There are numerous benefits to doing math centers, but let’s be honest. There are times when things go off the rails. Been there!
These math center ideas will help you get your math centers back on track.
Problem: Off Task Students
My kids are not on task. They’re doing everything except the work at their centers.
- The activity is not on the child’s level
- For whatever the reason, students don’t know what to do
1. Make sure your students are doing work that is on their level. Remember centers are a time to review what has already been taught. They should not be working on any new concepts, unless they are at the teacher led center with you.
2. Communicate clear directions so students know what is expected of them. Eliminate any confusion with photo directions. They work like a charm for all grade levels, not just kindergarten.
3. Model what your students should be doing before sending them off to centers. It takes more then one time for kids to become independent. When you notice off task behavior, practice again.
4. Provide recording sheets to go along with each math center so that there is a level of accountability.
5. Establish an explicit behavior management system that outlines roles and responsibilities for individual students AND teams.
Problem: Early Finishers
I have students that interrupt me during my teacher led small group to tell me “I’m finished.”
- The time kids are in centers is too long
- The task may be too easy
- Some kids are just quicker
1. Make each rotation 15-20 minutes long
2. Provide clear directions to let your kids know what to do when they complete a task (i.e. playing again, math journal prompts, reflection questions)
3. Create an anchor chart with things that early finishers should do next
4. Give students activities and games that can either be played again or have enough questions/tasks that it’s impossible to complete within 15-20 minutes
5. Provide recording sheets that students must show you as proof that they are finished (if everything is correct then use data to differentiate)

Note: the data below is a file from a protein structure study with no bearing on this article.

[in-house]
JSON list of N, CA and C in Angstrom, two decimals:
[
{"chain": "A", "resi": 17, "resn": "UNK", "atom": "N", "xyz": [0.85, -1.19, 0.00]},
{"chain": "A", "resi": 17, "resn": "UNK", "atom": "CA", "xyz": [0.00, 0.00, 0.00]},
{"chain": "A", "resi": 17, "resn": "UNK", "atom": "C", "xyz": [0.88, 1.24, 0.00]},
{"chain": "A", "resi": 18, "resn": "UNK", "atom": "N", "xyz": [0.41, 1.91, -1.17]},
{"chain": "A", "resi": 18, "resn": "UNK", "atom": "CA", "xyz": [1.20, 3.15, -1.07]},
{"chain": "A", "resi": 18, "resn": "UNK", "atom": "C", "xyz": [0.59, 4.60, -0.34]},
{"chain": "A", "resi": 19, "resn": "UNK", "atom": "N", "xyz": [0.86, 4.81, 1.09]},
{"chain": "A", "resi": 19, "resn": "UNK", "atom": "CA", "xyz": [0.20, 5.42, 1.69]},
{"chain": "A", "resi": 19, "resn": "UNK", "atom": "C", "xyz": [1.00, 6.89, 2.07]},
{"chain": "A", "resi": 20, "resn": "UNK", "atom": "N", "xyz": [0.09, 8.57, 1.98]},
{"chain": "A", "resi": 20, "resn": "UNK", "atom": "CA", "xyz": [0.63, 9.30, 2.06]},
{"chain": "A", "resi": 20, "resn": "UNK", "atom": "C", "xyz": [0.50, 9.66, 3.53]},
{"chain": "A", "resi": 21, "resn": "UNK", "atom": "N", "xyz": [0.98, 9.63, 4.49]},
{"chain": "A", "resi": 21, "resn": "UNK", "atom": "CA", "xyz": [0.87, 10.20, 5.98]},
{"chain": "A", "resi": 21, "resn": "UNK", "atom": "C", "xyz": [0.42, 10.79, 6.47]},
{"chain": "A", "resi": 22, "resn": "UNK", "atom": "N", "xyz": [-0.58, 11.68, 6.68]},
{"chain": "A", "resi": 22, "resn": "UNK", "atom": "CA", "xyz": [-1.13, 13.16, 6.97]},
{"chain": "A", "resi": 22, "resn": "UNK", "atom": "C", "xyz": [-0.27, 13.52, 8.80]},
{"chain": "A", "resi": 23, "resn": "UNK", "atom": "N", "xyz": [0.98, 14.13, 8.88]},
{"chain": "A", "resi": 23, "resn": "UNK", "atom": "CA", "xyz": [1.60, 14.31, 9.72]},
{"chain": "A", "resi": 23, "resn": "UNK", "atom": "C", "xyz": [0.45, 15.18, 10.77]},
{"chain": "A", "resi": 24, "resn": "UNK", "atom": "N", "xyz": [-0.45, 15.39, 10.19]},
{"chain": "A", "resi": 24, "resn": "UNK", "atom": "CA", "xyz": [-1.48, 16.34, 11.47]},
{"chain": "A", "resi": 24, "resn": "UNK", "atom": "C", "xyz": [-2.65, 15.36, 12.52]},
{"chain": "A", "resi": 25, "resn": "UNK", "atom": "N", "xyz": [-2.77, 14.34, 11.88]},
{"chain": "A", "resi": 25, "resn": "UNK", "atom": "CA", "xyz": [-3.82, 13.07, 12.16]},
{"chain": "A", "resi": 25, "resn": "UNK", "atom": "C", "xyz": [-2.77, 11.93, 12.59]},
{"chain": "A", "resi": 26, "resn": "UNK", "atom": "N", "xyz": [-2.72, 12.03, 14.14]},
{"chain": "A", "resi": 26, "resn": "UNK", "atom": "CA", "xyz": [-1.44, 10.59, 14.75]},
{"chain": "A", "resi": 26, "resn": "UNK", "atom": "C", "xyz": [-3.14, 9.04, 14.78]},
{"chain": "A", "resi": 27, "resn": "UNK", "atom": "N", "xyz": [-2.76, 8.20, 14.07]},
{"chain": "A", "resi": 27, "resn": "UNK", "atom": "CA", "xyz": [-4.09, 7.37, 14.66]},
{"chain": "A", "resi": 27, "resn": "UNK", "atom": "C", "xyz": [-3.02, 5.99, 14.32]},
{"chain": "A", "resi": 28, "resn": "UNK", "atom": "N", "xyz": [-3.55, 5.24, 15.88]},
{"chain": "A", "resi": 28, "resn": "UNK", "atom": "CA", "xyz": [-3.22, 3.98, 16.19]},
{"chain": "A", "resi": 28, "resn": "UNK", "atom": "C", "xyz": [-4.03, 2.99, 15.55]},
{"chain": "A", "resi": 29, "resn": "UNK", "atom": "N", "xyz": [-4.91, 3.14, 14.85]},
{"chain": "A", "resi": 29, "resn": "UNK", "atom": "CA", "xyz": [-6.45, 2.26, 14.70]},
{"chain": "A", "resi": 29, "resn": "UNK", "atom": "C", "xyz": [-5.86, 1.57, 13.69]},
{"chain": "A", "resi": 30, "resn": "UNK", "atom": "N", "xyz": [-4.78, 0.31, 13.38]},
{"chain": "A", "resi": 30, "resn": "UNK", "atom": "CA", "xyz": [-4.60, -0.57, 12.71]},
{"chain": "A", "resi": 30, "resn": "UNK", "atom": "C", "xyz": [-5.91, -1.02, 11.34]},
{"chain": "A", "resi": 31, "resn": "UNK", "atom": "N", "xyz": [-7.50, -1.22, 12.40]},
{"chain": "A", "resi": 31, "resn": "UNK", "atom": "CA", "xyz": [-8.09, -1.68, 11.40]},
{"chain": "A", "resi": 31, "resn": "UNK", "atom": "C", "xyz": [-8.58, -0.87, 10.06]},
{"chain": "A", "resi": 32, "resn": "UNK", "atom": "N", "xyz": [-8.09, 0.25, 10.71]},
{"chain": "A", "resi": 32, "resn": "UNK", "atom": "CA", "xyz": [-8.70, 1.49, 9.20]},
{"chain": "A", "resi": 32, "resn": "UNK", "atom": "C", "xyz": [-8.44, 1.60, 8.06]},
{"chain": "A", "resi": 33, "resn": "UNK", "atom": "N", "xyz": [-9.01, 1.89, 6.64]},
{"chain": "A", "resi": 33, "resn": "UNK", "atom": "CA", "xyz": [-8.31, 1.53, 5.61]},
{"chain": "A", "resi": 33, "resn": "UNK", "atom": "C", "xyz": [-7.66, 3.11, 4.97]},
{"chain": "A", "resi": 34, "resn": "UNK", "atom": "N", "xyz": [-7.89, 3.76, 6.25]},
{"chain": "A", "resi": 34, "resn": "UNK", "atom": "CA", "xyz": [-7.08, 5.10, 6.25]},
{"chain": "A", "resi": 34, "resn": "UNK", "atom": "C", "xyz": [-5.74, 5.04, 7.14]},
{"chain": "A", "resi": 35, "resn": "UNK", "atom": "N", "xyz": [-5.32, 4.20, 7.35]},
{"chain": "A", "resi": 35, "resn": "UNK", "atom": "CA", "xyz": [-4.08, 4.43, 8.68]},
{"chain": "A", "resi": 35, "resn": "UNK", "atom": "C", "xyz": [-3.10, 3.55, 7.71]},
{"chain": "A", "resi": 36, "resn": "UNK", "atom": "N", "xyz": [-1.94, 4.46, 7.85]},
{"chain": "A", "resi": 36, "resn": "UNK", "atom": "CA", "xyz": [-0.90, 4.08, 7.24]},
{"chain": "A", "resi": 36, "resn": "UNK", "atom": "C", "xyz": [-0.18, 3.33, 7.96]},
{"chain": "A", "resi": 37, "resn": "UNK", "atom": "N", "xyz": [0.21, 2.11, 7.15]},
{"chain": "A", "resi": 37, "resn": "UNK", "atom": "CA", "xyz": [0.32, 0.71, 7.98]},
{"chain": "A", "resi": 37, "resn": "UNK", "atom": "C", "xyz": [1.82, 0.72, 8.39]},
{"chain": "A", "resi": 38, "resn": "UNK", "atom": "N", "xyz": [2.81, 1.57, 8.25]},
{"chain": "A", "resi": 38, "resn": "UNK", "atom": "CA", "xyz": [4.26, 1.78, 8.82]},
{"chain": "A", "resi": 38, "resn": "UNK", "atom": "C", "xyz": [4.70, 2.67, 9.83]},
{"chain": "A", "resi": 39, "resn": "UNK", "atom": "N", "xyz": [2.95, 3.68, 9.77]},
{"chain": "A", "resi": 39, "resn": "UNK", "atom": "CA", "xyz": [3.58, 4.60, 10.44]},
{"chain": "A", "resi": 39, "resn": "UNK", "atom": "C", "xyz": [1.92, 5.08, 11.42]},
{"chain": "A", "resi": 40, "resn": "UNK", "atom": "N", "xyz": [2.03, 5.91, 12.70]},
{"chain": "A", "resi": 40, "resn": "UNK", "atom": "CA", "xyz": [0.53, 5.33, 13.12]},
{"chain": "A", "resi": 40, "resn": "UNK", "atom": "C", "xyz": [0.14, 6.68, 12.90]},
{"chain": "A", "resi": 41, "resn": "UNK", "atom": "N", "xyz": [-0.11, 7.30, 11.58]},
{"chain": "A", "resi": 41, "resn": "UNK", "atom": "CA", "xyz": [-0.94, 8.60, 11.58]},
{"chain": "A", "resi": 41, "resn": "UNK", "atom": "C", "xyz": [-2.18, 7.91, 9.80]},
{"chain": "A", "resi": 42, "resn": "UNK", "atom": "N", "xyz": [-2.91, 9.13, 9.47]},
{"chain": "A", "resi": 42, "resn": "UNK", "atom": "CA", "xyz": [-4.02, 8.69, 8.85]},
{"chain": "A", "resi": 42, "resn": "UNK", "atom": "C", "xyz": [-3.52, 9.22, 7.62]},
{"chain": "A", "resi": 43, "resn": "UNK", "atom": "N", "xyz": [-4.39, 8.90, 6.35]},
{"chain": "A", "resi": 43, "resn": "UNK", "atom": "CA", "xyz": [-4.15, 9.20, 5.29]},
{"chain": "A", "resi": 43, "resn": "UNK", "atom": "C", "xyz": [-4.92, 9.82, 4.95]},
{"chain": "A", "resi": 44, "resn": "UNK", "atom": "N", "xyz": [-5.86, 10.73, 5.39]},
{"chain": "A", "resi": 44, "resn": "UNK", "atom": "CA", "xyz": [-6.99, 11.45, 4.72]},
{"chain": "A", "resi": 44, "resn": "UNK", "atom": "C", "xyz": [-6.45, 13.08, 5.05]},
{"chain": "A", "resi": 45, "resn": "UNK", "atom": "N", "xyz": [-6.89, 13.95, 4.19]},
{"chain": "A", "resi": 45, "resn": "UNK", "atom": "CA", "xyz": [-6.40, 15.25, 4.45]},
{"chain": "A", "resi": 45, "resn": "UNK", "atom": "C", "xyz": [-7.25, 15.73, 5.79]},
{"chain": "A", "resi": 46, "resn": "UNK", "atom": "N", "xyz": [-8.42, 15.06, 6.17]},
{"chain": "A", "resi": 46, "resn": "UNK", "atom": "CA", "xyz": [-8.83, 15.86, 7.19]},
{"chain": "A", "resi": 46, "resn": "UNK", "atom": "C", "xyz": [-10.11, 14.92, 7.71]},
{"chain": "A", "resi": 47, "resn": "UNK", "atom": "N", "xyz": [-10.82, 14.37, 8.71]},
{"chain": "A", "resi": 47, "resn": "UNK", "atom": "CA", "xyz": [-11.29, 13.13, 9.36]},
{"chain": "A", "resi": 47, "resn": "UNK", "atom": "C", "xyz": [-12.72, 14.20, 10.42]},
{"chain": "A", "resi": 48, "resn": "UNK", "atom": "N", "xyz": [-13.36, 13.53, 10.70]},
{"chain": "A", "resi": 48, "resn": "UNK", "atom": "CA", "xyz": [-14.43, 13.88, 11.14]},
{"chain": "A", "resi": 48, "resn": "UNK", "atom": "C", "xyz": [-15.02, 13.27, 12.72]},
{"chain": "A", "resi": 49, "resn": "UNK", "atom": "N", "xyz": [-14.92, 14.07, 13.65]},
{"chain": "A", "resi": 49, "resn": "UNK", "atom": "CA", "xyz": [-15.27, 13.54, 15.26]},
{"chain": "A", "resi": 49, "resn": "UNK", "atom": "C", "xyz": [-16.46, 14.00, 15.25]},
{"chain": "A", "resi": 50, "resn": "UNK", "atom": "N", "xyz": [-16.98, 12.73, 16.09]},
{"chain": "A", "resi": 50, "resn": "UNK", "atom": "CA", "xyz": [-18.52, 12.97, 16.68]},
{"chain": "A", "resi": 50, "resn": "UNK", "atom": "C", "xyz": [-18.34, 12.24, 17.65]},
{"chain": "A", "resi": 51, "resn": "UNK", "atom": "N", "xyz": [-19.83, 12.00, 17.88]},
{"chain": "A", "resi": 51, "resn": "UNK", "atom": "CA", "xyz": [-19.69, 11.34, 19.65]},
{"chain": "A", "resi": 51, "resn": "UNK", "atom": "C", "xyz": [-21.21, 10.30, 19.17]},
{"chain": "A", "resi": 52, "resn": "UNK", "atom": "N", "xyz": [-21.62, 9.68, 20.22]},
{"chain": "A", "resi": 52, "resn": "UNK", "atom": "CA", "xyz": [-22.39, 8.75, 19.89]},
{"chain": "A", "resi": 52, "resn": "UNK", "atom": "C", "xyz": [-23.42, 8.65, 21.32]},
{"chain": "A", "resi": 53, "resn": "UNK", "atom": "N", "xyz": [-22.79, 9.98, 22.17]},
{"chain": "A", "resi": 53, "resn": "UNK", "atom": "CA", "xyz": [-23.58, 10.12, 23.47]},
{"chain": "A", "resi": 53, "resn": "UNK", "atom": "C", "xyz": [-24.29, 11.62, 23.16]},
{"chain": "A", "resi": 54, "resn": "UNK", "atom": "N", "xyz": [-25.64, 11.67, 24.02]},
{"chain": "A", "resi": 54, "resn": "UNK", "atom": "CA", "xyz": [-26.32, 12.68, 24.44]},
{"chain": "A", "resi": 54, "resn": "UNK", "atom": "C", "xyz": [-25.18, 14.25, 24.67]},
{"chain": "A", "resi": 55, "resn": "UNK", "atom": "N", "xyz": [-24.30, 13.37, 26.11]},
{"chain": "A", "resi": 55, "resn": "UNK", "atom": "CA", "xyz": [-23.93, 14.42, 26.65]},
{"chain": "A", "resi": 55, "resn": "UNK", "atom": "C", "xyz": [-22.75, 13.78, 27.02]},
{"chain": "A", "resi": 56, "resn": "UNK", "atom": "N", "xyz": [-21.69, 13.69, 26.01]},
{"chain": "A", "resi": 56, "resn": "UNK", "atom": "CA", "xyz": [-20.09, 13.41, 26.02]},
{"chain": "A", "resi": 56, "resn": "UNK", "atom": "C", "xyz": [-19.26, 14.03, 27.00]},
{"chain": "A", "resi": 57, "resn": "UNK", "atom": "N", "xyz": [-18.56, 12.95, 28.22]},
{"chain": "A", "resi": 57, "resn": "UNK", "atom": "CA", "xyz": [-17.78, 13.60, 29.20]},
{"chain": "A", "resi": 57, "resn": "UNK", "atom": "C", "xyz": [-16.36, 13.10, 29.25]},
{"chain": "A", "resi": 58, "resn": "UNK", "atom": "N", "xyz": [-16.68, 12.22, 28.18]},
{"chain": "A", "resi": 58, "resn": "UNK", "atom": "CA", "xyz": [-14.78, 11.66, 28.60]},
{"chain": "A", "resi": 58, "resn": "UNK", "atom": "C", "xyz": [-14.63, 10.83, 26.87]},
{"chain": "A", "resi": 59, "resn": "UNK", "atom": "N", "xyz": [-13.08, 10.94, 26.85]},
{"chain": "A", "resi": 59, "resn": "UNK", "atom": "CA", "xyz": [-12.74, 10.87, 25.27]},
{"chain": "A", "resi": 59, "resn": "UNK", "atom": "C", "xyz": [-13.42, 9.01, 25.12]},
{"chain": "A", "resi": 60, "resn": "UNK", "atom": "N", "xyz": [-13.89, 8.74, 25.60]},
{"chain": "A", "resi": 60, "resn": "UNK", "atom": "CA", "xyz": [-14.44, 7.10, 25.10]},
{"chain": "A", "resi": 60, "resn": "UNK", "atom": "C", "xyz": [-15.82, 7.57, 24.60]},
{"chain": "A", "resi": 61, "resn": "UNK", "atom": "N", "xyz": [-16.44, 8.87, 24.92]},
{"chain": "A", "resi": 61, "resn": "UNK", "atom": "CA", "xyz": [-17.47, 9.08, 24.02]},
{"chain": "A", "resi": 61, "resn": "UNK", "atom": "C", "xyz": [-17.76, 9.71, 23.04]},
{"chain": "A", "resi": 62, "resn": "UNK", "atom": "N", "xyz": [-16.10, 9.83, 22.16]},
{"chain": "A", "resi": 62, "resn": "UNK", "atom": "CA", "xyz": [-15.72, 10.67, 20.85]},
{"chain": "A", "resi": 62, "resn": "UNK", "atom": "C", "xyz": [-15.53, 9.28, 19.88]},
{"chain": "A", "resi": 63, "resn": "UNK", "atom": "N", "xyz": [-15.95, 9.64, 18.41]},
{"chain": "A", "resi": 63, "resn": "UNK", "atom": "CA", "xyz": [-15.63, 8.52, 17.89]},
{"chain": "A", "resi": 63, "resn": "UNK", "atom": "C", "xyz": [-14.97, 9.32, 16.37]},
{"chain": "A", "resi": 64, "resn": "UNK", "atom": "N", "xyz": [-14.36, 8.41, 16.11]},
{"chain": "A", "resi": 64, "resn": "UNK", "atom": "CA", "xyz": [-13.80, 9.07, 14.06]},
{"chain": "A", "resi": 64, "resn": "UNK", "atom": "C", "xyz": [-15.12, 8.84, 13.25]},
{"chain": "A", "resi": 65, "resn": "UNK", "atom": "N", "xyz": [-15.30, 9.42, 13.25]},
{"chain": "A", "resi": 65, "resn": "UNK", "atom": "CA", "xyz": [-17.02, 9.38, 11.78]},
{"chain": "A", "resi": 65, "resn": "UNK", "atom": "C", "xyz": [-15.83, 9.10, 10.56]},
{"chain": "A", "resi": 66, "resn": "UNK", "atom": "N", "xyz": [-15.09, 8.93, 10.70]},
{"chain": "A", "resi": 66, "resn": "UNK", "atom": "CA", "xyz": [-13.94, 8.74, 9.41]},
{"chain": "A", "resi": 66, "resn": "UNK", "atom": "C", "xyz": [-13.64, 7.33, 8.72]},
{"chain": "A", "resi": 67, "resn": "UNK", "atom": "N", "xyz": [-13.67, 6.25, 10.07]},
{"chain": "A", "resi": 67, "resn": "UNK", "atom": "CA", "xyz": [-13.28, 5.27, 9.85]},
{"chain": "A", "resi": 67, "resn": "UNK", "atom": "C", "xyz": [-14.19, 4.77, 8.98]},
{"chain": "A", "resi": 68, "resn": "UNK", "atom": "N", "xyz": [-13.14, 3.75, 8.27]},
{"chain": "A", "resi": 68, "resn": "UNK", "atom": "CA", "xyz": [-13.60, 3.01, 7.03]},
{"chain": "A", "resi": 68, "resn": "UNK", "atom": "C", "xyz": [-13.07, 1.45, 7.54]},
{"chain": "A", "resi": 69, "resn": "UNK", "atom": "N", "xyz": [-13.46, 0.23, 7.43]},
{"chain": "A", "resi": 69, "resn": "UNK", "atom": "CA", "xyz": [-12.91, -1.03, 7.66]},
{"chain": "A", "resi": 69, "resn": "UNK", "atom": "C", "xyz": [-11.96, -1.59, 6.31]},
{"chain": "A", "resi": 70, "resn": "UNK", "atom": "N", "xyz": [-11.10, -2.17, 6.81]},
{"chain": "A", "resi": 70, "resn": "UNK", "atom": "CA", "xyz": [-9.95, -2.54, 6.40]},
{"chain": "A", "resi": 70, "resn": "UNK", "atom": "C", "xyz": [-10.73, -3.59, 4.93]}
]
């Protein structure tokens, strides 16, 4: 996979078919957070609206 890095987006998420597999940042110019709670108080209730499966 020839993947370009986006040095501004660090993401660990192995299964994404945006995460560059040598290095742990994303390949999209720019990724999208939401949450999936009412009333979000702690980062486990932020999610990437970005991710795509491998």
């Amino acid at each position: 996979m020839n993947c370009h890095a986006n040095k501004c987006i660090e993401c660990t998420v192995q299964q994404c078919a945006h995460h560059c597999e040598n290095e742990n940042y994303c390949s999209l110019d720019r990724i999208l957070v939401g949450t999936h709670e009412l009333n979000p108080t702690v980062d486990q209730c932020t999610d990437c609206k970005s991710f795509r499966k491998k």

Problem: Little to No Math Talk
My kids are doing the activities at their math stations, but they are not having meaningful math conversations.
- They may struggle with verbalizing their thoughts
- Students are so focused on “doing the math” they forget to share out
- They aren’t used to regularly sharing their thoughts with their classmates
1. Set clear expectations in the beginning about math talk during center time
2. Model how this looks by practicing in front of the whole group with a student
3. Include sentence frames and/or vocabulary cards at their work stations as a scaffold
4. Provide simple child-friendly directions to remind students to talk with partner(s)
5. Sprinkle opportunities throughout the school day (morning meeting, literacy centers, STEM, etc.) for your kids to explain their thinking, so it’s not seen as a something new
Problem: No Time
There is just not enough time to do this. I can’t get in all my rotations.
- Time gets lost in transitions and clean up
- Your school’s mandated math block is very limited
1. Transitions (whole group to center time, rotations, clean up, etc.) should take less than a minute. Time each one to see how long it takes. You may be surprised. If transitions are taking longer than a minute, model and practice them again with your students using a timer.
2. Advocate for a longer math block. Seriously. Kids need more than 45 minutes in their daily schedule for math. This may seem hard but come prepared with reasons why you need a longer math block to do math centers. Be prepared with solutions for how it can worked into the day.
Problem: Clean Up Time Takes too Long
It takes FOREVER for my kids to clean up and there are always missing pieces.
- Unclear system for where to store materials
- Students end up arguing over clean up duties
1. Clear storage bins are your best friends. Store everything your students need for their stations inside a see-through lidded container. To make clean up even easier, use labeled ziplock bags for smaller items (i.e. game pieces, manipulatives, etc.) and drop them inside the math bins.
2. Assign one student per group to be the point person for cleaning up. This cuts down on students arguments.
3. Just like any other classroom procedure, if you notice that your kids need a refresher it’s time to model again and then practice, practice, practice. It’s always a good idea to provide time after practicing for a quick group discussion about how they did.
When you’re first starting out, things may not go as expected. But never fear, these center tips will get you headed down the right path again.
Enjoyed reading this post? Start from the beginning of this 5 part series on Math Centers.
If you’re looking for a ready made system for math centers + engaging grade level games, check out my course Math Centers 101.